Shortlisted for the Whitbread prize, MOTHER LONDON is a dazzling journey through the heart of a city that the author loved. Spanning generations of characters across a variety of boroughs from the Blitz to the mid-eighties, this is a book about the real London that tourists will never find, a London which is being erased by the spread of high-rise flats and shining skyscrapers.
Following a group of released mental patients across the years and streets of London, Moorcock creates a vivid impressionistic portrait of the city, from its downtrodden pubs to its green parks. All of the lead characters hear voices - but are they the murmurings of their damaged minds, or the true voice of the city?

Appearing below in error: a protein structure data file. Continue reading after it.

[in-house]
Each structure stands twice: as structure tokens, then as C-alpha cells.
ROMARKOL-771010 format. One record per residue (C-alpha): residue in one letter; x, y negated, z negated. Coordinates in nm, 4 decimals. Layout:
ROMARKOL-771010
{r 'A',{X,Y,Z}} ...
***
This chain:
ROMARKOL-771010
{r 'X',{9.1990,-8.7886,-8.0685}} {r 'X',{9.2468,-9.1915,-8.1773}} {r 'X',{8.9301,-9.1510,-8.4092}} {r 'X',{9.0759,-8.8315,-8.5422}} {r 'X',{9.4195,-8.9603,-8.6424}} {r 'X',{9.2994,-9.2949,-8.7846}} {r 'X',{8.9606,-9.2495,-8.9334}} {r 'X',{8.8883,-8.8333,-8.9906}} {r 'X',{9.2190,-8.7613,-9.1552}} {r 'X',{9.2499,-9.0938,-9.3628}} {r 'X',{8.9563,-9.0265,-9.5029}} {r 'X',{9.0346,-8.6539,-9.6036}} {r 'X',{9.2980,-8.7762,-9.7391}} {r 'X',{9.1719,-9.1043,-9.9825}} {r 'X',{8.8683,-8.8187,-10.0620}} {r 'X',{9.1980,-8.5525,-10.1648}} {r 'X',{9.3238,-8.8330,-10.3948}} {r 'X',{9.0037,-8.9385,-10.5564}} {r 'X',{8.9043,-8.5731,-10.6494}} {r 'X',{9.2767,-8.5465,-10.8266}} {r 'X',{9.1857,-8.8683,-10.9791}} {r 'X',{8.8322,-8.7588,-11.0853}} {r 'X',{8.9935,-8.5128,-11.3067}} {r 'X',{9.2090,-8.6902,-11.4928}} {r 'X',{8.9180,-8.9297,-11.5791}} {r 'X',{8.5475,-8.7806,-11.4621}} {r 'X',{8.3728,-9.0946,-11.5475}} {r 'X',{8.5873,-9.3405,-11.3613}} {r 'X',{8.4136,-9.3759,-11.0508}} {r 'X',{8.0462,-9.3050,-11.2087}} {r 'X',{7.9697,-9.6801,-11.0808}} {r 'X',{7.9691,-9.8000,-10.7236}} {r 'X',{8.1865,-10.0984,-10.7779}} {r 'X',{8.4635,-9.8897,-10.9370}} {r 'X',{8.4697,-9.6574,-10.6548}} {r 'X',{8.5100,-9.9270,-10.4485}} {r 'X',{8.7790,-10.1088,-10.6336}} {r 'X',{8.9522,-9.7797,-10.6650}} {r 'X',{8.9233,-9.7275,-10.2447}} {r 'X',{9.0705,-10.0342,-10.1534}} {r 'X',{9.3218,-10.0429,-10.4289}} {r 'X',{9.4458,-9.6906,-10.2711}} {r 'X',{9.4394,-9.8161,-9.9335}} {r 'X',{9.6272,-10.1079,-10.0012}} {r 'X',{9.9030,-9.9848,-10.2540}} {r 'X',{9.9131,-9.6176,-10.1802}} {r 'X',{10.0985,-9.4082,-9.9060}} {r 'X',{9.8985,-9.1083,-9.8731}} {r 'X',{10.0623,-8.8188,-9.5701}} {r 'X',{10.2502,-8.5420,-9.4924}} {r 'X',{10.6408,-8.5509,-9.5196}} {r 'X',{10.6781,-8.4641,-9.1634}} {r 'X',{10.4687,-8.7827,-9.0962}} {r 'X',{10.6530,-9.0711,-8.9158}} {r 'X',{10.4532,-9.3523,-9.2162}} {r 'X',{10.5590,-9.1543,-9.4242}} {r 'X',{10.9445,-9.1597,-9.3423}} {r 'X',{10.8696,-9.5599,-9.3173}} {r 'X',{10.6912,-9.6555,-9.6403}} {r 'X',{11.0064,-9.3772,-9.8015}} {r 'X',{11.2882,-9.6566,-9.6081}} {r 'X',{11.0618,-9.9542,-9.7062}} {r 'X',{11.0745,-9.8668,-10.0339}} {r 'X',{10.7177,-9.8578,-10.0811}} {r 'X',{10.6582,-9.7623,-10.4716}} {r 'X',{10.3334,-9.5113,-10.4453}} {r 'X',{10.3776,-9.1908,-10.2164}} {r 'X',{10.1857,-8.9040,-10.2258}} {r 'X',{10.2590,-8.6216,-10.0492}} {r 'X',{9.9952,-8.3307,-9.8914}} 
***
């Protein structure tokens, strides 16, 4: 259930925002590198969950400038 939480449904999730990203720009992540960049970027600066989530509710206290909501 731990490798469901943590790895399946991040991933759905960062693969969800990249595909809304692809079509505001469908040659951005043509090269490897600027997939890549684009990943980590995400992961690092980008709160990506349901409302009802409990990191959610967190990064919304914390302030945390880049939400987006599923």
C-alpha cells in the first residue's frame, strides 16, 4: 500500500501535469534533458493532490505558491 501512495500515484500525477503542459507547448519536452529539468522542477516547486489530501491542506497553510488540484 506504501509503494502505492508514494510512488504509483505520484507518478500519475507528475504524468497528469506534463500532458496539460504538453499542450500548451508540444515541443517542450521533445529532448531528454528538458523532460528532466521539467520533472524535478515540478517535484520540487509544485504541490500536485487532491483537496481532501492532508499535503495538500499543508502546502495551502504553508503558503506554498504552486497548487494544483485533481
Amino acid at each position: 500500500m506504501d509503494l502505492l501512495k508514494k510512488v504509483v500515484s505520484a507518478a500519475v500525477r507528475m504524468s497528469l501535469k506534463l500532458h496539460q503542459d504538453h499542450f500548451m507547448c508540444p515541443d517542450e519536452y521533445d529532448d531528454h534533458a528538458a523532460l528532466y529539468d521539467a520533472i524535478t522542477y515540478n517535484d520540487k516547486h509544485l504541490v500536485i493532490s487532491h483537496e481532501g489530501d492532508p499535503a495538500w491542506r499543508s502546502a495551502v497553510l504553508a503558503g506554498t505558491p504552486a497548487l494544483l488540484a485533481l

Vast, sprawling, eccentric, this masterful comic novel seems to encapsulate the history of postwar Britain in its dizzy decline. Its three main characterspatients (and later outpatients) at a psychiatric clinicare improbable yet believable. We meet dreamy Mary Gasalee, a recovered amnesiac widowed and psychically scarred in the London Blitz, and the two men she seduces: young David Mummery, writer of books on London's sewers, subways and ruins, who clings to his idealized memory of their romance; and Josef Kiss, one-time professional mind-reader and grandiloquent, roving Falstaffian actor. All three are ``wireless receivers,'' gifted with psychic or intuitive faculties they would rather not have. Hopping from 1940 to the present across London's patchwork of neighborhoods, Moorcock augments the touching, tawdry tales of these intertwined lives with an enormous cast of secondary characters. Down-and-out artists, petty thieves, anxious immigrants, trendy nouveaux-riches, government functionaries, mavericks and misfits populate this elegiac valentine, as varied and alive as London itself. It's a story about the myths people create in order to survive, and Moorcock brings to it the same inventiveness found in his science fantasy ( Dancers at the End of Time ) and historical allegory ( The Brothel in Rosenstrasse ).